Tuesday, December 28, 2010

Sister Xavier Cunningham and St. Joseph's Orphanage

On September 1, 1915, the St. Joseph's Orphanage just outside of Abilene, Kansas opened.  The orphanage offered a home for less fortunate children.  Inhabitants of the home were orphans or children whose parents had come under hard times and could not afford to care for them.  At the time of its opening, Sister Xavier Cunningham began work as a nurse for the home.  Sister Cunningham had poor health throughout most of her life.  After visiting a doctor in Colorado Springs, she was told that she had little time to live.  However, she would go on to live over thirty five more years and do many great things.
An illustration of St. Joseph's Orphanage.  Courtesy of the Dickinson County Historical Society.
Doctor's told Sister Cunningham to find outdoors work and to exercise to lengthen her life.  She soon became a farmer for the orphanage.  The children needed milk, meat, eggs, and vegetables, so Sister Cunningham worked to provide those things for them.  She had prior farming experience, as her father had been a longhorn beef farmer.

A family from Beloit, Kansas donated the first milk cow.  Under Sister Cunningham's care, this would eventually lead to one of the first all registered Holstein herds in Kansas.  Over the years, Holstein breeding stock was sold over a large area of the state by the St. Joseph's farm.  Additionally, a retail milk route in Abilene was established, and the orphanage was able to raise funds to stay running well past the Great Depression.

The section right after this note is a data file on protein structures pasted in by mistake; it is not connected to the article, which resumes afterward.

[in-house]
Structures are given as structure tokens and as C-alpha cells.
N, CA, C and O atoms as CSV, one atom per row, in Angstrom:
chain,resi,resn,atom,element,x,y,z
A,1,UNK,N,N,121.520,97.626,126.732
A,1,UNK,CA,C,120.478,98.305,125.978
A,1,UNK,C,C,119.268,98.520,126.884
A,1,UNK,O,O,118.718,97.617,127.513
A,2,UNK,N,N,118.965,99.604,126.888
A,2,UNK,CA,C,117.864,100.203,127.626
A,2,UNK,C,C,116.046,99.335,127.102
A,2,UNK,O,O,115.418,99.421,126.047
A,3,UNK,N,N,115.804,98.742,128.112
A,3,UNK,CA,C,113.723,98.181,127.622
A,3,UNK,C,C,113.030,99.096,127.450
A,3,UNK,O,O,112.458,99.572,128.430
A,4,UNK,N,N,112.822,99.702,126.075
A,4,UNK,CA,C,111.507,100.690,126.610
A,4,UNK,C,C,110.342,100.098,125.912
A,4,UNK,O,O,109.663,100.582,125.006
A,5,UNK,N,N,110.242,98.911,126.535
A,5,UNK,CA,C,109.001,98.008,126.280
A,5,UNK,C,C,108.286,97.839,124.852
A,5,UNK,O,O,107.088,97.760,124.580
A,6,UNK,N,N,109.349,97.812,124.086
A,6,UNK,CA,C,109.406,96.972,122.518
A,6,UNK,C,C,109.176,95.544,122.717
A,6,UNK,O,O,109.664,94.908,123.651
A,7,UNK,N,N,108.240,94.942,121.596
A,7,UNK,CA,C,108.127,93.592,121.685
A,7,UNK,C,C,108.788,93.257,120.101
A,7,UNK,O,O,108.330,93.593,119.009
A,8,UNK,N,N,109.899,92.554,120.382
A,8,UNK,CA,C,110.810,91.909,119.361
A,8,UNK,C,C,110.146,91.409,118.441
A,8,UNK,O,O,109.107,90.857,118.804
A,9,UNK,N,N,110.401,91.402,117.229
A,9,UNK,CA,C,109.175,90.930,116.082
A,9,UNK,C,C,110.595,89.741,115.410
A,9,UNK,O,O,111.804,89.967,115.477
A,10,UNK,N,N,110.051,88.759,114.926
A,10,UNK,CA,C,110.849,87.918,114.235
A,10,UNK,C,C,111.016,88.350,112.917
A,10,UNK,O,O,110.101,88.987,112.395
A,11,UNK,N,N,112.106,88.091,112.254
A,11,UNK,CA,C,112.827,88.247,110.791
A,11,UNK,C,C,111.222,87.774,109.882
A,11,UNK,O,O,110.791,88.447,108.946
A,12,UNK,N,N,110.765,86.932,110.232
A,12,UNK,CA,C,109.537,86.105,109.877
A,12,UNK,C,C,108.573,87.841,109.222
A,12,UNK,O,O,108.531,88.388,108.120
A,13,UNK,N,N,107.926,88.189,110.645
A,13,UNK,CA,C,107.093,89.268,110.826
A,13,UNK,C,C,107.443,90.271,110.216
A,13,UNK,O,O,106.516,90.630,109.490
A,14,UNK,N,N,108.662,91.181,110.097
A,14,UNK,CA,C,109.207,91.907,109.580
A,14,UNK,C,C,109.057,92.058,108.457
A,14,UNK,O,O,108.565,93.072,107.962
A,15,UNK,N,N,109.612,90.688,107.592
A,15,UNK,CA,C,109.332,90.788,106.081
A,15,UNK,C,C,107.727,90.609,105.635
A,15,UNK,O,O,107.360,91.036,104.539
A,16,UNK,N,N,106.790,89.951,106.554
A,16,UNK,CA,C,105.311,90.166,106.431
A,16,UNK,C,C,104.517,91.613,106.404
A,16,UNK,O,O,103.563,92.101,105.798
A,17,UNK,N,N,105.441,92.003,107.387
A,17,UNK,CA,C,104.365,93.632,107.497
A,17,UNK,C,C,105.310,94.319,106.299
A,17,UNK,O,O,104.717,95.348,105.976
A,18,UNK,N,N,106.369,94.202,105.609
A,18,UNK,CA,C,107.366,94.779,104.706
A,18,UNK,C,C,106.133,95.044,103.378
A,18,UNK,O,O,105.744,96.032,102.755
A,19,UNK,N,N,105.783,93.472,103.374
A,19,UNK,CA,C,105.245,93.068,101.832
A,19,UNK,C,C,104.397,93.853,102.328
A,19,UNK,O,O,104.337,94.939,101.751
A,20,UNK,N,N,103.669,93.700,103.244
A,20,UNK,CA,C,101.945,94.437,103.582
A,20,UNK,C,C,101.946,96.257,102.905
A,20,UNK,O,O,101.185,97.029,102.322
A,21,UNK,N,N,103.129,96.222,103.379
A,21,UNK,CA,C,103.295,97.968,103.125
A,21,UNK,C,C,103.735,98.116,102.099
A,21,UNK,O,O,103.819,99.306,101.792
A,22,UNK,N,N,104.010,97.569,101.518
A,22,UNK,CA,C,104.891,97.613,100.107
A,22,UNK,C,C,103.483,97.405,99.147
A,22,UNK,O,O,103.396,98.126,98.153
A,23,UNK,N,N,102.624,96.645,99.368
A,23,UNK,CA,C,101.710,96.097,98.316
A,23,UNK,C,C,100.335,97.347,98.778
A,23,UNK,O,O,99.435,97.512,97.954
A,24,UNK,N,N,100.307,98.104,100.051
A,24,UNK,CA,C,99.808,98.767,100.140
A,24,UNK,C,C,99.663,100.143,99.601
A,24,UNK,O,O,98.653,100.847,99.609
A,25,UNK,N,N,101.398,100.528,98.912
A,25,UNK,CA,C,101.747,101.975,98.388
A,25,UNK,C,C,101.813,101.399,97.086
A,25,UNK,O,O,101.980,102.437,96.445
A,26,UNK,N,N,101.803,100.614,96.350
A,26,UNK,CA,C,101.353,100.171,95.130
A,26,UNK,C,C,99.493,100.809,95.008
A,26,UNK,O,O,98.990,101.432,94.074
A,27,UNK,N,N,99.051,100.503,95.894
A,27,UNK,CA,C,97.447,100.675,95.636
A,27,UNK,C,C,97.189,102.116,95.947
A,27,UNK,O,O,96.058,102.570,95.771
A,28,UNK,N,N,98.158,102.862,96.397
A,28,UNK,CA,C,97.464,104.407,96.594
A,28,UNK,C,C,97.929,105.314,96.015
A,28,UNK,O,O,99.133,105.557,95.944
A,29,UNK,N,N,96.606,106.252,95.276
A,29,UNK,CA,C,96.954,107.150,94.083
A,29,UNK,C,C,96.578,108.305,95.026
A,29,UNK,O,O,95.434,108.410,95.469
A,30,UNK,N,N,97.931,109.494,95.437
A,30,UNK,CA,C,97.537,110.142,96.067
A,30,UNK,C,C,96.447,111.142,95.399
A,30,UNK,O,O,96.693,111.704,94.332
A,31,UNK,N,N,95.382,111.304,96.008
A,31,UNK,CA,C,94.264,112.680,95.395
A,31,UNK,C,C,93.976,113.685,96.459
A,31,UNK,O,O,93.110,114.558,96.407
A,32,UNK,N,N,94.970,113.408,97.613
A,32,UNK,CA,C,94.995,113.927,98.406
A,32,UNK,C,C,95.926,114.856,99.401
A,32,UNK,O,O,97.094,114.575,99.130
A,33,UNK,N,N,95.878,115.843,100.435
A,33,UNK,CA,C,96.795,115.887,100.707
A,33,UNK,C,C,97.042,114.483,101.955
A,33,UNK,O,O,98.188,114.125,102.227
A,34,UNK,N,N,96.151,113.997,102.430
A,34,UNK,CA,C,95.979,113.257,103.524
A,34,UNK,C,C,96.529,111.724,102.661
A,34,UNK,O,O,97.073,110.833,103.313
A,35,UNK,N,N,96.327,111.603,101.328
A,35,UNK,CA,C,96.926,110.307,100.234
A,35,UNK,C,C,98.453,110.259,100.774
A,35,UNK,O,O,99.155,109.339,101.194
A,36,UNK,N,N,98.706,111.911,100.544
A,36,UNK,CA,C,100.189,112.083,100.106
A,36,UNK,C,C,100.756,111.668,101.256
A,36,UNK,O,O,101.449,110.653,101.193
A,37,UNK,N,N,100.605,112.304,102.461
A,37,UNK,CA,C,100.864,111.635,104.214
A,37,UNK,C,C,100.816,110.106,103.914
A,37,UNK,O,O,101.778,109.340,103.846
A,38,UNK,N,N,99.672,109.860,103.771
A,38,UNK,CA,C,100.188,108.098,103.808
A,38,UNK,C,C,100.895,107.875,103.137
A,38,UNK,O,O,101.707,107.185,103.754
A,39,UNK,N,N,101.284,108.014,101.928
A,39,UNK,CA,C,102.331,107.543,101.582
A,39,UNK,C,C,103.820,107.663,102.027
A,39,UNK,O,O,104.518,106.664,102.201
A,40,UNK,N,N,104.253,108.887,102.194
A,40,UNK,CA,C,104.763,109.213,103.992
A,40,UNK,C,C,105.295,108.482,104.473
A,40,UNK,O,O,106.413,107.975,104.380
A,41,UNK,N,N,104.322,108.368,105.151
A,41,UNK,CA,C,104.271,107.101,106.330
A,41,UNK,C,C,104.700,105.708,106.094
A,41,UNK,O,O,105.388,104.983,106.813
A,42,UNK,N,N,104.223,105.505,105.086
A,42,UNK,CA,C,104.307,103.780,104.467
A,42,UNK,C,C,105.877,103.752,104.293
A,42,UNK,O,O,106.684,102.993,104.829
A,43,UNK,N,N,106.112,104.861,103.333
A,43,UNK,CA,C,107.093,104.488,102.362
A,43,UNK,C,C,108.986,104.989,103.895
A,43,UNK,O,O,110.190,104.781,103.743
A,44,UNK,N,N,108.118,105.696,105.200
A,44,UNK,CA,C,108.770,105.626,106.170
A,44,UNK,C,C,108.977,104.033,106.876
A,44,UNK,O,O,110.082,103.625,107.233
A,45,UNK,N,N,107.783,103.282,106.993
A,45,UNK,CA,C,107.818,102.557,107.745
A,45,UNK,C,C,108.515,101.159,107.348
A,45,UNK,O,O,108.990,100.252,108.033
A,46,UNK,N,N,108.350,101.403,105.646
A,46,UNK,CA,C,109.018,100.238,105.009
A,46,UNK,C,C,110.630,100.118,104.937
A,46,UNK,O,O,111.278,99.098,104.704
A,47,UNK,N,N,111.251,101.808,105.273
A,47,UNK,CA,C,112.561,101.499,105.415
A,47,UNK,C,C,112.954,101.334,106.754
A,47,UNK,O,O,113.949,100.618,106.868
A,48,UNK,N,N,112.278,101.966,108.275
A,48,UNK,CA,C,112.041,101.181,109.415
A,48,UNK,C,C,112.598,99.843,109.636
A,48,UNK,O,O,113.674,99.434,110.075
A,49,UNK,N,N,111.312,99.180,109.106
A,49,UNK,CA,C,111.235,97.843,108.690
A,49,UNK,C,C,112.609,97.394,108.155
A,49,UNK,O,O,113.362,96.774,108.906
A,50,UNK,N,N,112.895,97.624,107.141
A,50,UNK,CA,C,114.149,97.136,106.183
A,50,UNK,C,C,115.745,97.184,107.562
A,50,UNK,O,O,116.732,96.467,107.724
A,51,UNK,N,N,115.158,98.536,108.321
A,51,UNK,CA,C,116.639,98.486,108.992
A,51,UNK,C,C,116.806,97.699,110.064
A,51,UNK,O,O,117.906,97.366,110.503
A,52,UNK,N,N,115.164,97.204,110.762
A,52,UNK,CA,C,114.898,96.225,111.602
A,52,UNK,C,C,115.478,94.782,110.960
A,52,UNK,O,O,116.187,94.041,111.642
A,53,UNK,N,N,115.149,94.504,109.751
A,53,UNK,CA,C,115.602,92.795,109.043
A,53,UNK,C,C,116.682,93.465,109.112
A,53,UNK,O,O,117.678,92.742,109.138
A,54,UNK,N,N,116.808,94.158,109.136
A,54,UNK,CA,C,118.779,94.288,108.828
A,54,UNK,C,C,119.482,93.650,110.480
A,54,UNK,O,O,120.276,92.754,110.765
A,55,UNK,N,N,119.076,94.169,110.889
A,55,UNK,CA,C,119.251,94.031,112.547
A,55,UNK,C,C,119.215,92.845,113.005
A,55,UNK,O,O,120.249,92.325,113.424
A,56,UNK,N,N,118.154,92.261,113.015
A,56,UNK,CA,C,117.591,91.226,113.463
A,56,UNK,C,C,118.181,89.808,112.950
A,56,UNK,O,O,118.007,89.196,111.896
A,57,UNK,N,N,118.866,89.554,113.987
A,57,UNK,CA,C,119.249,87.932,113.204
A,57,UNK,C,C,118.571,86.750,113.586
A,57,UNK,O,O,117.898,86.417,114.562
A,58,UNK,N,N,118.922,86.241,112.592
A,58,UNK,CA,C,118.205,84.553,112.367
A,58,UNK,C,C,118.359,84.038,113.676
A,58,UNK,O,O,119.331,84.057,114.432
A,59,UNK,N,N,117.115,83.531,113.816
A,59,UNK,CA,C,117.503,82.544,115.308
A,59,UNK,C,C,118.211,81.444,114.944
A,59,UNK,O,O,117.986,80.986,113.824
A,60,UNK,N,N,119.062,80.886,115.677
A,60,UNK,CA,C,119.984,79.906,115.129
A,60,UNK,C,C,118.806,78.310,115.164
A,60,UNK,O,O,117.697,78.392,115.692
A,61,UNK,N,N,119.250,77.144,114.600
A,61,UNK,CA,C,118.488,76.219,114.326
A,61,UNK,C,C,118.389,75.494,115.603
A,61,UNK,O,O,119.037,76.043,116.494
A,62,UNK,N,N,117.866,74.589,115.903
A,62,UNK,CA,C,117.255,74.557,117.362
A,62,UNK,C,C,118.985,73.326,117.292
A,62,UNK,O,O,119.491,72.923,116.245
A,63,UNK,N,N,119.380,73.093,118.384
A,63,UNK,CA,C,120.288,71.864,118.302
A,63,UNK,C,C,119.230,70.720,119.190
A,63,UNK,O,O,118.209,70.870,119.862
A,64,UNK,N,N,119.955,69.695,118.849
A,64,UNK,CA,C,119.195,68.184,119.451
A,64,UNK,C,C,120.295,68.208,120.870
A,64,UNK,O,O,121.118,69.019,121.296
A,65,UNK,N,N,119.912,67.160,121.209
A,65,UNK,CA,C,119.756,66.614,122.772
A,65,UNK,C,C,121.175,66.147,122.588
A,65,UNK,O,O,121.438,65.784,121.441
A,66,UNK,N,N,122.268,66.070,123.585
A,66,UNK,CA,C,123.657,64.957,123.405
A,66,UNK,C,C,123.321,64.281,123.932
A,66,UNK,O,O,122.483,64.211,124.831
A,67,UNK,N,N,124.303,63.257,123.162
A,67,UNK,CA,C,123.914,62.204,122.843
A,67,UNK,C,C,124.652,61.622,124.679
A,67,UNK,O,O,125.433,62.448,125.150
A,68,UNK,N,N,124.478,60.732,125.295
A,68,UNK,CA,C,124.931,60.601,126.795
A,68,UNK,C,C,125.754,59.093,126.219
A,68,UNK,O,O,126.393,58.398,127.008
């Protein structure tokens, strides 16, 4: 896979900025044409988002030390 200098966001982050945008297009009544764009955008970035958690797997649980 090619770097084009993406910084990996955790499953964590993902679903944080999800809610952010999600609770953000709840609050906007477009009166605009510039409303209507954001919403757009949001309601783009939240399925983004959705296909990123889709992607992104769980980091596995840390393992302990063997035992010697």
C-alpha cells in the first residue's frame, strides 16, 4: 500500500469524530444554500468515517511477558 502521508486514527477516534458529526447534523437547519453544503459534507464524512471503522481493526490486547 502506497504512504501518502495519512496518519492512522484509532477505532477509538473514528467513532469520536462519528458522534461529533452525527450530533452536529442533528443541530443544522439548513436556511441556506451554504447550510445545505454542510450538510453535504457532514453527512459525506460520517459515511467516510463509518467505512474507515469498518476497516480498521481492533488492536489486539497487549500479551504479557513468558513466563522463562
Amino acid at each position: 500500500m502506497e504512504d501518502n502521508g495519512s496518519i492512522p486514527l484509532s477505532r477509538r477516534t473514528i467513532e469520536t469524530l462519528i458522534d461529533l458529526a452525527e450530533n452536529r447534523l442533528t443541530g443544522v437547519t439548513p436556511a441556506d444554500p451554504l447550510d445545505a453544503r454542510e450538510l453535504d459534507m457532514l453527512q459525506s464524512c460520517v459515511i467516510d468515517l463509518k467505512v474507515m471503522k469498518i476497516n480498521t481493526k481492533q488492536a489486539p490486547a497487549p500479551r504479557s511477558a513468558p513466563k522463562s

At one time, the farm had forty registered cows, five hundred hens, and twelve brood sows.  Many vegetables were grown, as well as apples and peaches, and a vineyard for grapes.  Sister Cunningham was known as an authority on breeding cattle and had a great knowledge of bloodlines.

During the Great Depression, as many as eighty-five children were living at the orphan home.  Not only did Sister Cunningham create a means to feed the children at the orphanage, with the farm she created a way to teach the children to care for themselves and become self-sufficient. 
A photograph of the orphanage.  Courtesy of the Dickinson County Historical Society.
Sister Cunningham retired from the orphanage in 1944 due to poor health.  She died on December 28, 1948.  Before her death, she worked with a Mexican Catholic mission in Salina, Kansas.

St. Joseph's Orphanage continued to care for children until 1959, the building was closed after being deemed unsafe.  Today, all that remains is a small building on the property, and stone markers along the old entryway.  Each marker bears a cross.


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